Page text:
certain commodities which we want to sell; Australia produces certain commodities which she wishes to sell, and the bargain is to effect an exchange of commodities which will be beneficial to both countries.

It happens that I was for some years interested in the principal lines of production on the Pacific coast. I refer to the products of the forest and the sea. Having divested myself, after entering the house, of any interests directly or indirectly in those industries, I think I am in a position to speak with a knowledge which may be interesting to the house. In the presentation I propose to make with regard to the products of the sea and the forests of British Columbia, and the possibilities of extension of trade in those great industries, there can be no charge of personal interest. There are in the schedule many items which will no doubt be discussed, but for my part I prefer to confine my remarks to the two industries which I understand.

AVe have heard a great deal about newsprint as connected with the Australian treaty, and I wish to state that the figures I shall quote are for the calendar year as furnished by the export associations and they will no doubt differ somewhat from the figures for the government fiscal year. The export of newsprint to Australia reached a rather low ebb, during 1908 it amounted to only 52,767 tons out of a total of, in round figures, 160,000 tons, imported by that dominion. I was under the impression, as I know most hon. members are, that the newsprint item in the treaty was largely for the benefit of the Pacific coast. On looking the matter up however I find that the Pacific coast is shipping only 40 per cent of the exports from Canada to Australia and that ti e remaining 60 per cent comes from eastern Canadian mills. It is interesting to note that at the present time we divide the Australian market with Great Britain, Canada furnishing about one-third and Great Britain the other two-thirds of Australia's requirements.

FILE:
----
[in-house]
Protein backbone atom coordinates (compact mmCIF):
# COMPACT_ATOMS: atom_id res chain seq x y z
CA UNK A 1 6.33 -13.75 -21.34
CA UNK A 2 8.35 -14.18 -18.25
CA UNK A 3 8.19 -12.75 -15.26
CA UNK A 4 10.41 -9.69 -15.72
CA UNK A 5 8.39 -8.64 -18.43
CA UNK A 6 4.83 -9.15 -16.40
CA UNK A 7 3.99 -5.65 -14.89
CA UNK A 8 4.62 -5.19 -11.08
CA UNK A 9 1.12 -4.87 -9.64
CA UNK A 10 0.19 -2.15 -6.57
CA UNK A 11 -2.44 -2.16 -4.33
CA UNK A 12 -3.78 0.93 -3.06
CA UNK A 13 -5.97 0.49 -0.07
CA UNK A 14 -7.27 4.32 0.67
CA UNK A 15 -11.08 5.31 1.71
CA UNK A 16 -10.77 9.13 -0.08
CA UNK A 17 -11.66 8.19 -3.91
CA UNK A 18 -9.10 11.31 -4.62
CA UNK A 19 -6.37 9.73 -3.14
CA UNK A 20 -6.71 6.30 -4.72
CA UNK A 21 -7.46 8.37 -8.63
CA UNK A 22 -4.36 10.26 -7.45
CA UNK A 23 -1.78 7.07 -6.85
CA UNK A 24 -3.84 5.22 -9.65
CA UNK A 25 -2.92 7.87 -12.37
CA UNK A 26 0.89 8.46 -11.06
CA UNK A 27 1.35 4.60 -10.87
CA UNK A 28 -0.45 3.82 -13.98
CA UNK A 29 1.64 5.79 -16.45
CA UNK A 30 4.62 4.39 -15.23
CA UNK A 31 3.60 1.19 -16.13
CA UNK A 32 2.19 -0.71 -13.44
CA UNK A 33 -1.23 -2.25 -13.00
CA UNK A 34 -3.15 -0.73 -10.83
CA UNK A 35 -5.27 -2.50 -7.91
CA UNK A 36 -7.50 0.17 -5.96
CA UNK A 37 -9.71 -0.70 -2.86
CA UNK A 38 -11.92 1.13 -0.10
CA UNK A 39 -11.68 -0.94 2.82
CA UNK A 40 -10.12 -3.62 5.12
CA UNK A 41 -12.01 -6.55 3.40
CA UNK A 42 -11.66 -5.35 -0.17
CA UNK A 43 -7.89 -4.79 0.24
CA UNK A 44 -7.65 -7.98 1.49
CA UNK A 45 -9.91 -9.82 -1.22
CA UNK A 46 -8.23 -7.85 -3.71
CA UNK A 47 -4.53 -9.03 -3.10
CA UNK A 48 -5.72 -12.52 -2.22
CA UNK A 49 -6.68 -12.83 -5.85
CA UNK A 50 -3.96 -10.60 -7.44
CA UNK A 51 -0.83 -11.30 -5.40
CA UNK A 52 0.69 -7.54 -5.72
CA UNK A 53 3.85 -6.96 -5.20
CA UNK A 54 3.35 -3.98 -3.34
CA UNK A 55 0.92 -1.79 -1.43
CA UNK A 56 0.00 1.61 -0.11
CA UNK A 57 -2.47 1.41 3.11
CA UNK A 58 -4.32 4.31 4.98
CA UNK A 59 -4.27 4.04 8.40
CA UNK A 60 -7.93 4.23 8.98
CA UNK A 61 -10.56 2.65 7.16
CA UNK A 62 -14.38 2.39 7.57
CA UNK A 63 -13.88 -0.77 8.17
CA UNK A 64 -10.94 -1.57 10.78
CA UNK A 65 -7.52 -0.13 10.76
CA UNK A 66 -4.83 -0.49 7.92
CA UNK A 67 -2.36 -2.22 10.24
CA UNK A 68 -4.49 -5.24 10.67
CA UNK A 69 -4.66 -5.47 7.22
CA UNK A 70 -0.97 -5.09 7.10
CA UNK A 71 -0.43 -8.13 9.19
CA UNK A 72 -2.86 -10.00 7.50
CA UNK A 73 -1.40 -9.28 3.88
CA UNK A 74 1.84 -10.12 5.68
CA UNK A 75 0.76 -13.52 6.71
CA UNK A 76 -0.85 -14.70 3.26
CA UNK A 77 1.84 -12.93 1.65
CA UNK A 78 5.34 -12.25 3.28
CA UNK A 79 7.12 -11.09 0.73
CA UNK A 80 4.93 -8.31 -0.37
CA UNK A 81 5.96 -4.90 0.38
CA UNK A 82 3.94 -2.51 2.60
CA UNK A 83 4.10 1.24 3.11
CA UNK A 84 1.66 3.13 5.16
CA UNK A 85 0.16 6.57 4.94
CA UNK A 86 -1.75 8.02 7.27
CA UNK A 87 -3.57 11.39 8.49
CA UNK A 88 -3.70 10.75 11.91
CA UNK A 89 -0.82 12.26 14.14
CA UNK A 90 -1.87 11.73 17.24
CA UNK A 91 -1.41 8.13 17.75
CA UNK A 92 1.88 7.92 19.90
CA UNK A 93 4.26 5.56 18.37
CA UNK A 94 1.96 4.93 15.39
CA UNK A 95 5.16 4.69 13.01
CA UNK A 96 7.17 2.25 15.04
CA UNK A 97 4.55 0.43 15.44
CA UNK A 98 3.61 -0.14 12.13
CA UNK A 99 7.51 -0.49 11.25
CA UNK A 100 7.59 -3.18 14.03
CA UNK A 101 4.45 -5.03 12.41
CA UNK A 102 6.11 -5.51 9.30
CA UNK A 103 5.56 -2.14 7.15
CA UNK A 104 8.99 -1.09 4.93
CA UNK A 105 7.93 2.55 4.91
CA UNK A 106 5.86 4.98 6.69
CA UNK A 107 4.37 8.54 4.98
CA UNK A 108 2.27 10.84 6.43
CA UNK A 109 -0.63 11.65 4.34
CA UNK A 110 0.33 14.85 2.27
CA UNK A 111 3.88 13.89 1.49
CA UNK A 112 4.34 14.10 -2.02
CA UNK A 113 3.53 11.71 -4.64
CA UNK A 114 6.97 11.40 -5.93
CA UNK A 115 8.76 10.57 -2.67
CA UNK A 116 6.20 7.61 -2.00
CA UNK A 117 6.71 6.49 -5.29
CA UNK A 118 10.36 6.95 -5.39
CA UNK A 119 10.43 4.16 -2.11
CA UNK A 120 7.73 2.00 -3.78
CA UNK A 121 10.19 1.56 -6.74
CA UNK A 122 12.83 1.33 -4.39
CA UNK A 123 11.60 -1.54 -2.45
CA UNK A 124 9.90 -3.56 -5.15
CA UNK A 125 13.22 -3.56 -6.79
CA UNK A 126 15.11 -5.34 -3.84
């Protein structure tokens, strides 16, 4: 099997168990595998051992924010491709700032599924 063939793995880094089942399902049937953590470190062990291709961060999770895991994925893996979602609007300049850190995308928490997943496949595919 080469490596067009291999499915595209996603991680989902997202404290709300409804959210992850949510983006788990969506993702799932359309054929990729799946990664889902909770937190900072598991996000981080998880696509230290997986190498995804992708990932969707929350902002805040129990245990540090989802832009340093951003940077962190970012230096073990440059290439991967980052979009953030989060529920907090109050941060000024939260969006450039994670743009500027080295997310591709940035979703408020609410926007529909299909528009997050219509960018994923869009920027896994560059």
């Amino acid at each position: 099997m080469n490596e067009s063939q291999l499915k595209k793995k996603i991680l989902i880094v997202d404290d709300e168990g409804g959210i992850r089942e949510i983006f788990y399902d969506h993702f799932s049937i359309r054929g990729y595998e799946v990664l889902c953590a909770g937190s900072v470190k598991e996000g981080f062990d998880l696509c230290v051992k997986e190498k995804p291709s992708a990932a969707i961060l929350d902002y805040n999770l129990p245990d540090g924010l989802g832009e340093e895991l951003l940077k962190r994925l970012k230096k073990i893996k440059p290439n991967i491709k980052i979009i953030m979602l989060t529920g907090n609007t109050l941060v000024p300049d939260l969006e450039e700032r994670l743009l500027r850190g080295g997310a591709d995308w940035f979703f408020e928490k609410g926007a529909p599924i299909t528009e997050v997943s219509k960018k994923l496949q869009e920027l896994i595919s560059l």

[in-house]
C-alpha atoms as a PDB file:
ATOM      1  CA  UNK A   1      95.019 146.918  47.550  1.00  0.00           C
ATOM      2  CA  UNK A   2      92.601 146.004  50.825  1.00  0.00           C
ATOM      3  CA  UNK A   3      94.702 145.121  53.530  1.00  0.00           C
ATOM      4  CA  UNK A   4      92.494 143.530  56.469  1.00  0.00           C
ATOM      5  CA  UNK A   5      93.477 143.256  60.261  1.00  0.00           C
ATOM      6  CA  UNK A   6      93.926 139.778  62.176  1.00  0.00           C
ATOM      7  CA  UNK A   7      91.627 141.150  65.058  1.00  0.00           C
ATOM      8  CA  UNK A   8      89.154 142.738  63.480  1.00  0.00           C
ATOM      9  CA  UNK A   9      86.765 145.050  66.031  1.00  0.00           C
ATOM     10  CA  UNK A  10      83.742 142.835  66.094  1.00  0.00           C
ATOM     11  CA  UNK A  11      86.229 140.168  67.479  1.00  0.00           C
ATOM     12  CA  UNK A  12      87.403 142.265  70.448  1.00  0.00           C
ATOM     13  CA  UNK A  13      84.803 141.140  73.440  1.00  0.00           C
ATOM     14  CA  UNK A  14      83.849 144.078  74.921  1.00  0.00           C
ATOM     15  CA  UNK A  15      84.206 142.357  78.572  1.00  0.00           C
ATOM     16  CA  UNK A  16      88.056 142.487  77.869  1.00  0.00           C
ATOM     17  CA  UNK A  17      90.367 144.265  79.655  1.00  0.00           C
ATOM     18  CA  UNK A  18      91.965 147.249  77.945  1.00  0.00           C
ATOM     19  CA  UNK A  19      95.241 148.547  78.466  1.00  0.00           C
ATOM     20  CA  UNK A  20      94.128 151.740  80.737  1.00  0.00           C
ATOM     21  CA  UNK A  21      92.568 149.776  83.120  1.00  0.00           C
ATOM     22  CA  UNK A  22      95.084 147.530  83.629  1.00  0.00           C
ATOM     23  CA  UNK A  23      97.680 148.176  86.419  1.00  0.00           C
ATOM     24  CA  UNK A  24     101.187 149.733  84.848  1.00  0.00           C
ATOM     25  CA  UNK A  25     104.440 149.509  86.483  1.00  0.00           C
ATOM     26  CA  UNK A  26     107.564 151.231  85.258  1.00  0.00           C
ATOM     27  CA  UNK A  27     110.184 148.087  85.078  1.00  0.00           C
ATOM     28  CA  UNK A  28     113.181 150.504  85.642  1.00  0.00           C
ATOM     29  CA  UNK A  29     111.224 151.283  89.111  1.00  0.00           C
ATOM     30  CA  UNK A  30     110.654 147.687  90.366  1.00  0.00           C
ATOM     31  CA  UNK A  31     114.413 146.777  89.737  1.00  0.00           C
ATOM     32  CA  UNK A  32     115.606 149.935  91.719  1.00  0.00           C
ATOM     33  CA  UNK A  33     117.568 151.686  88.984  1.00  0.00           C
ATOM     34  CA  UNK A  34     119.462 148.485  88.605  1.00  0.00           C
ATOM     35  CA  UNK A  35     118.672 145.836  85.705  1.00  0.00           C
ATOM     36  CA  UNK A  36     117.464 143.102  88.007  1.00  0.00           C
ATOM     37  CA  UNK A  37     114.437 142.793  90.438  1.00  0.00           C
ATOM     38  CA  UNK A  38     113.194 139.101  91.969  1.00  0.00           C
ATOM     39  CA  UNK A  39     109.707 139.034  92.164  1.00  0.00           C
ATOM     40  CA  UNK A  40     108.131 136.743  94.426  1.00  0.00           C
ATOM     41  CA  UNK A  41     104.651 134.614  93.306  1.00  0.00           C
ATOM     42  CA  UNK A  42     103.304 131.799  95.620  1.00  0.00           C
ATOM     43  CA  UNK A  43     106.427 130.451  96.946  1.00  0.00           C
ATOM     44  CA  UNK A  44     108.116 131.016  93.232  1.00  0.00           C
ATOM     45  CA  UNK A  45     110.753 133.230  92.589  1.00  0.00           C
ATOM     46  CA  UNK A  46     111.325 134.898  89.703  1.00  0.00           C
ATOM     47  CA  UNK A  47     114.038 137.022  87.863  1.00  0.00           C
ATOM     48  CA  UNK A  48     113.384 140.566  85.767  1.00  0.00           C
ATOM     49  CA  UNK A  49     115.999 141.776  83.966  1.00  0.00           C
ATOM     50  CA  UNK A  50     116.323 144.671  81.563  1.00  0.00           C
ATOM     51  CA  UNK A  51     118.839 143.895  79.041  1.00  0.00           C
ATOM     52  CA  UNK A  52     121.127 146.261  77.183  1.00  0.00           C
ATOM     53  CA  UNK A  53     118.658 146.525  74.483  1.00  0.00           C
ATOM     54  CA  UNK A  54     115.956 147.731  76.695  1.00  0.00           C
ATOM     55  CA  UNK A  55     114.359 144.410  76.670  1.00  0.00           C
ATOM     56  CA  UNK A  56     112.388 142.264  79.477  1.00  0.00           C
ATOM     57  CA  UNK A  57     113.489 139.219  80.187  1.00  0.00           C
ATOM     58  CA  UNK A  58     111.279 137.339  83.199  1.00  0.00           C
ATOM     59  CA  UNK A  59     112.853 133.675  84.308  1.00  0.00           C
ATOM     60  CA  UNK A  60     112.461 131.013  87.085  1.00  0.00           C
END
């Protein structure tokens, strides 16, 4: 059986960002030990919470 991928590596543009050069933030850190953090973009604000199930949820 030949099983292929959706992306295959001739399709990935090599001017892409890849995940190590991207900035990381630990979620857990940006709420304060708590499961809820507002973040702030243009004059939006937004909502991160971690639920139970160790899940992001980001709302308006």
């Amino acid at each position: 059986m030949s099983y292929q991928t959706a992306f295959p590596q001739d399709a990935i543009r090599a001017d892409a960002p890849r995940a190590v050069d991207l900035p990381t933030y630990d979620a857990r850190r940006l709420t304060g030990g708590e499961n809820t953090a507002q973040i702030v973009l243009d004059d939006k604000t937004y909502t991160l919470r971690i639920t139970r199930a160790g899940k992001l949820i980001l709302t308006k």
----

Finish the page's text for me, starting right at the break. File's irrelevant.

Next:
I would not like to agree with the hon. members to my left in the sentiments which they expressed yesterday showing their lack of interest in our exports to Australia. I am sure that the farmers of my province and also the farmers of the province of Quebec, who benefit directly from the paper mills, will not agree with those sentiments. One company alone in the province of Quebec last year purchased $450,000 of farm products direct

Australian Treaty-Mr. McRae

from the farmers of that province, and if you add to these purchases, semi-manufactured farm products, canned goods and such like, the purchases of farm products of that one paper mill company alone were in excess of $1,000,000 last year. I mention that to illustrate to hon. members who have shown so little interest in our industrial development just how important these industries are.

Further, the paper industry, as is well known, pays to labour in this country in excess of 40 per cent of the returns they receive for their finished product. That is an important factor at the present time; it is always an important consideration. How far can our newsprint business with Australia be increased? That is a fair question. It is a question that should be considered when this treaty is being revised. Under the present treaty the British preference gives us free entry, an advantage of three pounds per ton, and we are supplying about one-third of Australia's requirements. It is not too much to expect that at the present rate of increase we will eventually supply one-half of Australia's requirements, thus dividing the Australian market equally with Great Britain. Let me express in figures just what that means. It means that our newsprint business with Australia is capable of development to the extent of at least $2,000,000 a year, bringing our present exports to Australia, which last year aggregated $4,220,250, up to approximately $6,000,000 annually.